When undergoing a computed tomography scan without contrast, the patient removes any objects that may interfere with the scanning equipment and then lies on the table that slides into the circular CT scanning machine, according to Johns Hopkins Medicine. While the patient remains still, the scanner moves around his body emitting X-rays, and the technician may ask the patient to hold his breath at times. Technical staff are present to communicate with the patient at all times during the scan.
The patient does not see the scanner rotate, though he may hear clicking, whirring or buzzing noises as the internal mechanism of the scanner moves, notes Johns Hopkins Medicine. A CT scan is painless, but the attending physician can prescribe a mild sedative to patients who are nervous or claustrophobic.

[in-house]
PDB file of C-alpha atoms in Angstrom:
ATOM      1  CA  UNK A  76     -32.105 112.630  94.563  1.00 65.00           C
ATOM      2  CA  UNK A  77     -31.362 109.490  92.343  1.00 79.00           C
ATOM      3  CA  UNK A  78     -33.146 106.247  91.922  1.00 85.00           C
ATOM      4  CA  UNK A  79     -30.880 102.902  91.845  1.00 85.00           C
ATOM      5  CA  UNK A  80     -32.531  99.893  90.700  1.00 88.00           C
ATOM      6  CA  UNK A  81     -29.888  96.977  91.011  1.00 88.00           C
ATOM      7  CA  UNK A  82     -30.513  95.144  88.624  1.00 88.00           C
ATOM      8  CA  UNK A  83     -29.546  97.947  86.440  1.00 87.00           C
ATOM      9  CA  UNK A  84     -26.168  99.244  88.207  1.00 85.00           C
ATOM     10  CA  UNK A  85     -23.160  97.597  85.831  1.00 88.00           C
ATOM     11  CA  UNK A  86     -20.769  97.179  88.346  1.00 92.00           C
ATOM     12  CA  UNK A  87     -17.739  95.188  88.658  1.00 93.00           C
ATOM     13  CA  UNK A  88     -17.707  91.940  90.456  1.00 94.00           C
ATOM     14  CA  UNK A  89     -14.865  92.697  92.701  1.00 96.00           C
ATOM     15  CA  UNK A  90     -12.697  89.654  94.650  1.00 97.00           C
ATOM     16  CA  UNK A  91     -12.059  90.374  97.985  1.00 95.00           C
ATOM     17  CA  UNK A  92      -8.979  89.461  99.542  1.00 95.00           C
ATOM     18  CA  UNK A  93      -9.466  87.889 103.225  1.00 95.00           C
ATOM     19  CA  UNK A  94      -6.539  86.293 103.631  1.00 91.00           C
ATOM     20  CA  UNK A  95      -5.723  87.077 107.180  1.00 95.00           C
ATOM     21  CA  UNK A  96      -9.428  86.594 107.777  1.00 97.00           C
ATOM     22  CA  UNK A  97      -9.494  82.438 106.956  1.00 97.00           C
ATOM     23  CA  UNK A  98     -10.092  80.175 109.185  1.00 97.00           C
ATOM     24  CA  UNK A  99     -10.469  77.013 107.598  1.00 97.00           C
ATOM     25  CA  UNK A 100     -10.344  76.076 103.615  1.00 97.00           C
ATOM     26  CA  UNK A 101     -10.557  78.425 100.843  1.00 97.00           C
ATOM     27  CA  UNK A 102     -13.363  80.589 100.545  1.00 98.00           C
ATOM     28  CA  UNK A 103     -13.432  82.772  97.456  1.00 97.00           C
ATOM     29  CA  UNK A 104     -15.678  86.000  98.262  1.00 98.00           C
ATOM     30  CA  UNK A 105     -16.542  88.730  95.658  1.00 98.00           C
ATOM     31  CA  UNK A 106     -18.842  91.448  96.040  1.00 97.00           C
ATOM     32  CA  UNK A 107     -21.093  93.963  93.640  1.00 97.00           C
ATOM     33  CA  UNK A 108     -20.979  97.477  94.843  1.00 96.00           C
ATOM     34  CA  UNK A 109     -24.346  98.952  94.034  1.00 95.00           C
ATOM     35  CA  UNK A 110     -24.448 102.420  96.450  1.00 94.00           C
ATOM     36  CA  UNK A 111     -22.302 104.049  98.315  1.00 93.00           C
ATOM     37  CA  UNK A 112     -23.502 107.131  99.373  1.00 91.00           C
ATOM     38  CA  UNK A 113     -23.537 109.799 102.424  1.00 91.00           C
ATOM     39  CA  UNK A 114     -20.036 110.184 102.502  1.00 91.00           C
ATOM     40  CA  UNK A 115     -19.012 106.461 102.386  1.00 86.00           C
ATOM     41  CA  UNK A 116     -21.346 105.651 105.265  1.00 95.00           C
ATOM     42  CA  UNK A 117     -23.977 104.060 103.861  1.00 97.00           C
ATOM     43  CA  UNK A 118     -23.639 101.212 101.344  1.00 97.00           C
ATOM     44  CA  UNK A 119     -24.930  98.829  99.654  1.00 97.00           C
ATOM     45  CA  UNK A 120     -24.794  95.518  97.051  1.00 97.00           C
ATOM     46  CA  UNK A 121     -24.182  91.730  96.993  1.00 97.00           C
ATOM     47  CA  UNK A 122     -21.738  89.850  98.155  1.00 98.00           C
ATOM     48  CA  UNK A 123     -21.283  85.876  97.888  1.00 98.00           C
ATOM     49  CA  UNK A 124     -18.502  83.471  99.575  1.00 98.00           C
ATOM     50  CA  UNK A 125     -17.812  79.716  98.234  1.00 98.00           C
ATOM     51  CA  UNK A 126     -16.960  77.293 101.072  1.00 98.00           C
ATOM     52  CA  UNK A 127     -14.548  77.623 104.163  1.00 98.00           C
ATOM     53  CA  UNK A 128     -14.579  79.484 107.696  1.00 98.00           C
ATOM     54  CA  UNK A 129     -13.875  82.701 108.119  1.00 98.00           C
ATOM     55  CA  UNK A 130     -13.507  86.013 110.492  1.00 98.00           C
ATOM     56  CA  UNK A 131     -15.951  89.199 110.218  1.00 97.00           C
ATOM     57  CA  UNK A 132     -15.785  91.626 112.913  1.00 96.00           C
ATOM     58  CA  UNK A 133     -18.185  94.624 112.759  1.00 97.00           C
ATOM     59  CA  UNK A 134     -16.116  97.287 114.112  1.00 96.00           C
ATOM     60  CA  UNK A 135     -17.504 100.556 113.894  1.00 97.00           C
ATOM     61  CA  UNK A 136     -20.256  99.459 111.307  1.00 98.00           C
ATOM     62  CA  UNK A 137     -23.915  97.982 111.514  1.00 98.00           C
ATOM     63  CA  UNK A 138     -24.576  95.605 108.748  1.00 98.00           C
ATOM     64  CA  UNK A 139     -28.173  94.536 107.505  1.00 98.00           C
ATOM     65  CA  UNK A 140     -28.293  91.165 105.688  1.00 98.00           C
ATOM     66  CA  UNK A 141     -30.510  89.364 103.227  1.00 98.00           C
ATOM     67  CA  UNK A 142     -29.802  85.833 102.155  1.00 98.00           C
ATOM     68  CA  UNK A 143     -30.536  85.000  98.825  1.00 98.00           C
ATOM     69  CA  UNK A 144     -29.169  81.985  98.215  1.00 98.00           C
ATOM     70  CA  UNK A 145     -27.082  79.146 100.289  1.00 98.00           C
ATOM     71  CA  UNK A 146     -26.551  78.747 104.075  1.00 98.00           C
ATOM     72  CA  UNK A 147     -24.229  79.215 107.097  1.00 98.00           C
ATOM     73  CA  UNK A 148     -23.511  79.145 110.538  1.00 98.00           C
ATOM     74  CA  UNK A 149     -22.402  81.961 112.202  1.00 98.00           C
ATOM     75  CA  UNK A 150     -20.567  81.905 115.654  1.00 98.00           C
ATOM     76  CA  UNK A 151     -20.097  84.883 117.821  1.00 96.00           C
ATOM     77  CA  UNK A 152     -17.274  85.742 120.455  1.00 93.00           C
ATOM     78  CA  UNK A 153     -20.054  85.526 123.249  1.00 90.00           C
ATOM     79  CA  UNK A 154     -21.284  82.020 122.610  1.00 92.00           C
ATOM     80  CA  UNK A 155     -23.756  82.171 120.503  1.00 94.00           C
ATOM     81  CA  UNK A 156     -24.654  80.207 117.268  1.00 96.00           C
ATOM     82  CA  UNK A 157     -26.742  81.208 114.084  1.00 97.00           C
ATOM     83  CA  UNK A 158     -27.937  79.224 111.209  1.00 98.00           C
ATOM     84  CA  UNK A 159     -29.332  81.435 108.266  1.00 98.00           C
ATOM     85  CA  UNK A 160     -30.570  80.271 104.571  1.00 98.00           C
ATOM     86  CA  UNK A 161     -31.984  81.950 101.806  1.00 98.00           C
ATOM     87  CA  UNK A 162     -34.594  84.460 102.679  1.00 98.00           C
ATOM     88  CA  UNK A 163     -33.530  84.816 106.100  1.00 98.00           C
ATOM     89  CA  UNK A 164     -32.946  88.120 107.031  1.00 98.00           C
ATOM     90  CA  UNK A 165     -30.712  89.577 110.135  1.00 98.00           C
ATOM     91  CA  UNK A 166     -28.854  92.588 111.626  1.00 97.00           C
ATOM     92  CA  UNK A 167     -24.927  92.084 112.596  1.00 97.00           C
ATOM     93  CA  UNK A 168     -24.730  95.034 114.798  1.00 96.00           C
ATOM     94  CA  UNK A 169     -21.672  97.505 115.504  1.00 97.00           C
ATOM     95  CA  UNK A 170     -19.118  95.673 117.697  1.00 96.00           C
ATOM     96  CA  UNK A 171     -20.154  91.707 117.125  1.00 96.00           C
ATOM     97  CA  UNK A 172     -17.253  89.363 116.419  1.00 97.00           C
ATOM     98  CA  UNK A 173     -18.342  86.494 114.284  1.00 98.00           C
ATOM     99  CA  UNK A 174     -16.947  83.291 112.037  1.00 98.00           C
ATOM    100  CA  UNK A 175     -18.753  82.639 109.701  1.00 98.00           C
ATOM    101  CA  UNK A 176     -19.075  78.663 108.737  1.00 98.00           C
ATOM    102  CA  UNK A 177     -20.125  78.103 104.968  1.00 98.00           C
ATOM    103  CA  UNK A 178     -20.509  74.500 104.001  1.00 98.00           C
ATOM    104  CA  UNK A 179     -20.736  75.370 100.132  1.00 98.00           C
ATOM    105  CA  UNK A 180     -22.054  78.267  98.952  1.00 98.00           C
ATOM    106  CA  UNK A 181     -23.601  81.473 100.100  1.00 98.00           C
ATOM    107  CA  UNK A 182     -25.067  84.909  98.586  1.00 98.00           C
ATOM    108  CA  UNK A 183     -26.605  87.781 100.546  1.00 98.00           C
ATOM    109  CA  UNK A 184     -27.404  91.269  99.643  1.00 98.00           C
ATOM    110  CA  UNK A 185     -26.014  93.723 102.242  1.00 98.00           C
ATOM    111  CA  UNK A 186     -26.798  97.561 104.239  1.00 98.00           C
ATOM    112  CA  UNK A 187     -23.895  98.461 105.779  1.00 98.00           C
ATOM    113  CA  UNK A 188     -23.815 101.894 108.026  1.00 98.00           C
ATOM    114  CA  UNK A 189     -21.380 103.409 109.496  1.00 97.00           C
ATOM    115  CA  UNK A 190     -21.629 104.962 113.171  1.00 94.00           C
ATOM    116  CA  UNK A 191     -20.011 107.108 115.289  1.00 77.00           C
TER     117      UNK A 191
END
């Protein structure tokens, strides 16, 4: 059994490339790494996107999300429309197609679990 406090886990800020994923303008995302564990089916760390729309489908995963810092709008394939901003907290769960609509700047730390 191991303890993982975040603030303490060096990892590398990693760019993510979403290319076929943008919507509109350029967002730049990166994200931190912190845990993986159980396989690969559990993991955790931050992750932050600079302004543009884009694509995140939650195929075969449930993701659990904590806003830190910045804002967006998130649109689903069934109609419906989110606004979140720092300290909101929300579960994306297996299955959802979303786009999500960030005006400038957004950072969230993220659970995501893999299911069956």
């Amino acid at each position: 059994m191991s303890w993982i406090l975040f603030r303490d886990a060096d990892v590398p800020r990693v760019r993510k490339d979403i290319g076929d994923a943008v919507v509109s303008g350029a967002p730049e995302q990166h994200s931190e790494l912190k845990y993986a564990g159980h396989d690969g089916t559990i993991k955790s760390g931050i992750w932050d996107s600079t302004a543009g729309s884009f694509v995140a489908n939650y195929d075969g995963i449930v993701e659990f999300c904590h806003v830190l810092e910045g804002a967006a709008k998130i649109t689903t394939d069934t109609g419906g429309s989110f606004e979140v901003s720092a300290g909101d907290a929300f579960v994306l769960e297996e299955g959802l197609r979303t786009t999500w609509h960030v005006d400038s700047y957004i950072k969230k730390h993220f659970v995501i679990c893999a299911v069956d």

CT scans, with or without contrast, are outpatient procedures, and doctors use them to obtain internal images that show more detail than X-rays, states Johns Hopkins Medicine. A typical CT scan procedure takes between 10 and 20 minutes to complete, though patients may need to wait while a radiologist reviews the images. If the images are not clear, the patient may need to undergo another scanning procedure to obtain clear images.
Contrast in CT scanning refers to an iodinated dye that the patient receives either orally or intravenously, explains Johns Hopkins Medicine. It allows doctors and radiologists to see a particular organ or body tissue more clearly.